Lafayette Baker was born on 13th October, 1826. The family moved to Michigan but Baker left home in 1848 and did a variety of different jobs in the West. In 1856 he joined the Vigilance Command that cleaned up San Francisco following the Californian Gold Rush. During this period he was involved in several lynchings.
On the outbreak of the American Civil War Baker managed to gain an interview with General Winfield Scott. Baker told Scott he had lived in Richmond and proposed that he be sent to that city, now the capital of the Confederacy, to gather military information for the Union Army. Scott agreed to the proposal and he was sent to Virginia to spy on General Pierre T. Beauregard and and his forces in Virginia.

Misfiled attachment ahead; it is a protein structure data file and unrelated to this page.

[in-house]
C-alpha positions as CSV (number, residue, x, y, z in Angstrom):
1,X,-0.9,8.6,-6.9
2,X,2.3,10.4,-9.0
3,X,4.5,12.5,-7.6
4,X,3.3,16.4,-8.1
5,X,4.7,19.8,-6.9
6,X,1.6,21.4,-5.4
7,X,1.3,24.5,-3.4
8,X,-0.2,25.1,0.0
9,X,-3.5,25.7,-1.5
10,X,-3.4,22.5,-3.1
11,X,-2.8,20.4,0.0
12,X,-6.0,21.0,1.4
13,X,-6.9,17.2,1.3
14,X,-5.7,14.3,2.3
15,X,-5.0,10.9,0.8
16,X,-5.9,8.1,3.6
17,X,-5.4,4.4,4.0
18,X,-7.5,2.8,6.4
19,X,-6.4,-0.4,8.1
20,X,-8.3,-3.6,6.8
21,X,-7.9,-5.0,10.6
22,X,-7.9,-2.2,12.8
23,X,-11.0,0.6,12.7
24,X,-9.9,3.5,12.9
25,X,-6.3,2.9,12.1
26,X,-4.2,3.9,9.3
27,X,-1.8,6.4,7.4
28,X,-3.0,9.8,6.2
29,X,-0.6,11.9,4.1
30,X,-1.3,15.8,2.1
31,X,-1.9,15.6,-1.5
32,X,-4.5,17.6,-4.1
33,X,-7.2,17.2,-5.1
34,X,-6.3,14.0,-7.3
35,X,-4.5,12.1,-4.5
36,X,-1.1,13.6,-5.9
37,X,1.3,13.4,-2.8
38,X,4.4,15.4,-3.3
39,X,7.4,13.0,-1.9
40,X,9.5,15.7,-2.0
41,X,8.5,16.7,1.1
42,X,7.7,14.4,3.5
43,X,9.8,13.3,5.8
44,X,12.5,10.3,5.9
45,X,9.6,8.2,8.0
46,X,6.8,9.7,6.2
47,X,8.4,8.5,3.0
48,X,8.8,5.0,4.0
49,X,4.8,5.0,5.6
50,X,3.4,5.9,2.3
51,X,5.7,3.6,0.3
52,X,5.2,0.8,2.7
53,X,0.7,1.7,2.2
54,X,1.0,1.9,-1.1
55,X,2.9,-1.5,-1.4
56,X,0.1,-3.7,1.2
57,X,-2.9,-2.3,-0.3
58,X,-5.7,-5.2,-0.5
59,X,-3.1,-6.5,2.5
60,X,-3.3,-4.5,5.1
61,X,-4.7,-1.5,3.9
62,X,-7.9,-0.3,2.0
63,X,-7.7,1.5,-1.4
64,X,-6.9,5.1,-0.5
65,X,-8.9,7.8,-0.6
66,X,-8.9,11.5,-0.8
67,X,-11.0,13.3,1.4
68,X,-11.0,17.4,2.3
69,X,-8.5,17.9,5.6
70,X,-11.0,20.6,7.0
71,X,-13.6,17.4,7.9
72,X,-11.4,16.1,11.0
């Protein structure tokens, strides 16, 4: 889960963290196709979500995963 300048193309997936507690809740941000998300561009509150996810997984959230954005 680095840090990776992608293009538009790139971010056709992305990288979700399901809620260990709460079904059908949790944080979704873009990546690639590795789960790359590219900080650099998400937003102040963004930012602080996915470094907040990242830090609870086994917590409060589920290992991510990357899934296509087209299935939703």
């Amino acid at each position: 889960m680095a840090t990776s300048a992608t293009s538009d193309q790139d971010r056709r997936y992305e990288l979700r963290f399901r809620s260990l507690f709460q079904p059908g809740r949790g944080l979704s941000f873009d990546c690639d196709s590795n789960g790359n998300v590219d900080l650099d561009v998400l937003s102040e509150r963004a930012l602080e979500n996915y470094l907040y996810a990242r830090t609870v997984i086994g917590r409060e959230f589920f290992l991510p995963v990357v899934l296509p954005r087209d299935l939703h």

The plan was for Baker to pose as photographer who wanted to take pictures of the leaders of the Confederate Army. However, on 11th July, 1861, Baker was arrested by the Union Army at Alexandria, Virginia, as a Confederate spy. Baker was in danger of being executed as a spy until General Winfield Scott intervened to gain his freedom.
Baker eventually reached the Confederacy but he was quickly arrested by an army patrol. According to Baker, he was interviewed by President Jefferson Davis and Pierre T. Beauregard and after providing information about Union troop movements, positions of heavy gun emplacements and locations where ammunition and goods were stored, he was released. Baker took with him a photograph of Beauregard that he used to help him enter Confederate Army military camps.